When the kitchen garden was converted into a perennial flower garden, an access path was installed. It seems some stone edging will give this path more definition.

 

Alliums in this garden are the first to signal spring has arrived. Each fall I seem to plant a few dozen more alliums and I eagerly await spring for the anticipation of hundreds of drumstick blooms to fill the garden en masse. Bulbs that have been planted a few years back are about ready for dividing. I will mark the clumps that need separating and dig them up in late summer.

 

One of my favorite perennials to emerge in spring is the herbaceous peonies. I don’t know if it’s the color or that peonies are one of my favorite flowers. With each spring the clumps spread wider and grow with more vigor.

 

A stately tree peony.

If you don’t have one in your garden you should, the blooms are gorgeous. These are rather large shrubs that top at five feet high and a mature tree peony will bear up to eighty large blooms. Last spring this peony produced fifteen blooms, in height it only has grown two feet.

 

The sedums are starting to sprout, like miniature brassicas. I noticed that some of the sedums need transplanting last year. The best time to transplant will be in the early part of April.

 

The Lycimachia punctata ‘alexander’ is spreading rather nicely between the hydrangea shrubs. I had planned on transplanting them into another part of the garden to give them more sun, but this year the rabbits chewed down a lot of the shrubs. The hydrangeas will need heavy pruning that will give the lysimachia more sunlight. Along with the chewed lilacs they will have to wait until after bloom to be neatly shaped.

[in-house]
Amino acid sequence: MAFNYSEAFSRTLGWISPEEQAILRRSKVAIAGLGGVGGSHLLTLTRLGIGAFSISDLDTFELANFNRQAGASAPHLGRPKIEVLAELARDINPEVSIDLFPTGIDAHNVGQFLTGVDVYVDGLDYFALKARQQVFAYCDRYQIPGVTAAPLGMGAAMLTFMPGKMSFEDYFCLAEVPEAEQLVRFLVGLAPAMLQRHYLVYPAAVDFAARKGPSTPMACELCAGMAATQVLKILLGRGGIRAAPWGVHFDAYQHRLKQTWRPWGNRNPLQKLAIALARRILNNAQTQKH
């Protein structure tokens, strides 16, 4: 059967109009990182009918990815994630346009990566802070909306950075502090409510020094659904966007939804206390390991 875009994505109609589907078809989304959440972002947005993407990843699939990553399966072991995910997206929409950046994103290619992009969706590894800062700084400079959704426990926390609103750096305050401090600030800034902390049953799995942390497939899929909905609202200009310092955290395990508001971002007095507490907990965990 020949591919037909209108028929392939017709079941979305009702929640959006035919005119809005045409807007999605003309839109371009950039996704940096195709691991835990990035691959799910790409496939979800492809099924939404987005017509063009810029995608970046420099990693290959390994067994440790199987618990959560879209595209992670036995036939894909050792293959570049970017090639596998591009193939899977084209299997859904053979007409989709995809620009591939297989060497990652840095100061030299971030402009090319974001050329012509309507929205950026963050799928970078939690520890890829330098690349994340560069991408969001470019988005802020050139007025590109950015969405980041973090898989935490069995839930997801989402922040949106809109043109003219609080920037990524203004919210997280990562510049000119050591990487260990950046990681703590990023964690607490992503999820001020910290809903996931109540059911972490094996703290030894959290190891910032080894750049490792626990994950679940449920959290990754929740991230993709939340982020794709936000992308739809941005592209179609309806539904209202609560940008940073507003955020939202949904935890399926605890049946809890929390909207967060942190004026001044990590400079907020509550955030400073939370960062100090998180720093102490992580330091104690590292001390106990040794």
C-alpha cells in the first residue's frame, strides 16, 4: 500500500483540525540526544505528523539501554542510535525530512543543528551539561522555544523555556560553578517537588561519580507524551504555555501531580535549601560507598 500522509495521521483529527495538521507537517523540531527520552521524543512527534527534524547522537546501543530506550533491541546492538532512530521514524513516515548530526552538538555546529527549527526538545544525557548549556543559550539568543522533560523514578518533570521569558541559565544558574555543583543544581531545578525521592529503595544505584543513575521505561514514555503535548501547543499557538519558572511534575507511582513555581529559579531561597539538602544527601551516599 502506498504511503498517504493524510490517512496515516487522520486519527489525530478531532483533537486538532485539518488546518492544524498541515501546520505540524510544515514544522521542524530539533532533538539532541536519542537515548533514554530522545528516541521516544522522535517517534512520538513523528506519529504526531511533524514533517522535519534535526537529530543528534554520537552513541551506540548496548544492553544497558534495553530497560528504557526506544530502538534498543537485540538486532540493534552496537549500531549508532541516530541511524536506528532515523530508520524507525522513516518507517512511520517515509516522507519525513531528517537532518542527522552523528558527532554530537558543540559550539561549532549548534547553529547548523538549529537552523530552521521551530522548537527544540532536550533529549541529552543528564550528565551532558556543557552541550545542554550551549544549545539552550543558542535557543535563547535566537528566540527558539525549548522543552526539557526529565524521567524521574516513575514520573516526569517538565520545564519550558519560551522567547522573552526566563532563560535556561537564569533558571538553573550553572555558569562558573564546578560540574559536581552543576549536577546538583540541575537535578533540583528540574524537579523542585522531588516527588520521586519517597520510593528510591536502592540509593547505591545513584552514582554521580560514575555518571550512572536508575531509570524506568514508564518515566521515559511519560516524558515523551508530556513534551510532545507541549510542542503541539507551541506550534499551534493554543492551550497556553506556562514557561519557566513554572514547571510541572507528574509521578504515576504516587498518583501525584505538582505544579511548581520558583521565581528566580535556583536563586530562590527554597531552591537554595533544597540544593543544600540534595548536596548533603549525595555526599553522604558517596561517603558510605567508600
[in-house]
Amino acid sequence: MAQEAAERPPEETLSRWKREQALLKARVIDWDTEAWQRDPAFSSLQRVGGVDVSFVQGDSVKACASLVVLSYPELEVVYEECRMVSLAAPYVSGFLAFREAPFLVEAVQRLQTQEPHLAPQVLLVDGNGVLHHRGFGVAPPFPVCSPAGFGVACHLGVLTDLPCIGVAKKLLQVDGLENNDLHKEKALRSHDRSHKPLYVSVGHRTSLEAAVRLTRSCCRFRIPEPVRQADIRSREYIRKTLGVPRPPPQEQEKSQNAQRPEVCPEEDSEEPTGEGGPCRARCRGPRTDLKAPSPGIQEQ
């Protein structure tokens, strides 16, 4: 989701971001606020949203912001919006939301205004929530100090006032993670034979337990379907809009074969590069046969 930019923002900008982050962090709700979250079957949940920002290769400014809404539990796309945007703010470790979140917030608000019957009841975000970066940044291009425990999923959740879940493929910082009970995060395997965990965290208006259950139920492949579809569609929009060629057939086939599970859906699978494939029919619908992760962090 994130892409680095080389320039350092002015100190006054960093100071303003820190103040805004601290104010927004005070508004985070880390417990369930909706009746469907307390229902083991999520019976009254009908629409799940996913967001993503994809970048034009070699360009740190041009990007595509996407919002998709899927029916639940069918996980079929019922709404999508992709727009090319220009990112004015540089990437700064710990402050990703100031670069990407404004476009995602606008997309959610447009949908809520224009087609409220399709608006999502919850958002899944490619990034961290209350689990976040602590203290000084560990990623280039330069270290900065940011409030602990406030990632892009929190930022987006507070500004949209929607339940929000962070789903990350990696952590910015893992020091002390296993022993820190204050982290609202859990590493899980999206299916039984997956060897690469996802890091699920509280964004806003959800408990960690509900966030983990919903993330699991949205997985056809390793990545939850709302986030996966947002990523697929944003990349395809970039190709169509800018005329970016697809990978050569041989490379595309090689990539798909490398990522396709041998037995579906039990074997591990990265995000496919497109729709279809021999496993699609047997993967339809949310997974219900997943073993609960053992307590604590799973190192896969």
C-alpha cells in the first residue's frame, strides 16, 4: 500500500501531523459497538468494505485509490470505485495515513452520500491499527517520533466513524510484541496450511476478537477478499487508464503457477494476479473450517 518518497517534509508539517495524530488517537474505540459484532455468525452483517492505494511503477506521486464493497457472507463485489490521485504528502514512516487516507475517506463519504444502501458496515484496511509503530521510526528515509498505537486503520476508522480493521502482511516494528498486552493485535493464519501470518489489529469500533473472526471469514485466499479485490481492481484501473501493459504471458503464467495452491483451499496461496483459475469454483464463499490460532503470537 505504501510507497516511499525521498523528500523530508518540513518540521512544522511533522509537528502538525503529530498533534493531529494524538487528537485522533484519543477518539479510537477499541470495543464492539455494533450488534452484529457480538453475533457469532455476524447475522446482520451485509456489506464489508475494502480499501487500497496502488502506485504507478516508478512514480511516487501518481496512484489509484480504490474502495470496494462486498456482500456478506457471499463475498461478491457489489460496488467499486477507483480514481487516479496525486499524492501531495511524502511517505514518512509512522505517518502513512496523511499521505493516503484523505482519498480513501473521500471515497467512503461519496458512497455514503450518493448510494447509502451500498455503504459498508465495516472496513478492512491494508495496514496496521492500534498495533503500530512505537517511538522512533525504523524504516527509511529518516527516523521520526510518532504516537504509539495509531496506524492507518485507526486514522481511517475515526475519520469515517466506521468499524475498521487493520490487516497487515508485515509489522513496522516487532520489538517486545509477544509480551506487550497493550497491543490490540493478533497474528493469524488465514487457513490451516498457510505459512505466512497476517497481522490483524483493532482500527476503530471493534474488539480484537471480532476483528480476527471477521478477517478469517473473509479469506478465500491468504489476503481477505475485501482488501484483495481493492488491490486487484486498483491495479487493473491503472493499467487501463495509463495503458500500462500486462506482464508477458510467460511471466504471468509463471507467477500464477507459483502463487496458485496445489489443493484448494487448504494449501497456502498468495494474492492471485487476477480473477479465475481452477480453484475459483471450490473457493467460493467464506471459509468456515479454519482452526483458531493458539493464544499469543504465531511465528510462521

It seems every year the winter’s wrath takes it out on some part of the front hedge. The first snow fall was wet and heavy, when this happens it’s a good idea to knock the snow off any shrub to maintain their shape. This winter as we all know was one of the snowiest and with all of the snow from the street being piled high onto the hedge the damage was inevitable. This photo is what happens when a plow does not know what lies beneath the snow.

 

This is another part of the hedge that was flattened from last year when a tree was being removed and fell right onto the shrubs. This part I know will be replanted as soon as the nursery opens up for business. 

 

  Last spring this trellis was built as a privacy screen. It has held up rather well and with last fall’s meticulous clean up, it is ready for planting as soon as the weather warms.

 

Another view of the trellis. Three barrels support a large trellis eighteen feet wide and seven feet tall.

 

An urn, barren after being cleaned of its winter greenery.

Each fall potted perennials are over wintered from various parts of the property in the garden. Here moneywort is planted into the ground and allowed to rest and be protected from the harsh winter temperatures. As planters, urns and pots are ready these are dug up and potted for the summer. Sometimes treated as an annual, moneywort is a beautiful trailing perennial that if allowed to mature will flower. Many of you may know this; moneywort is also a great ground cover.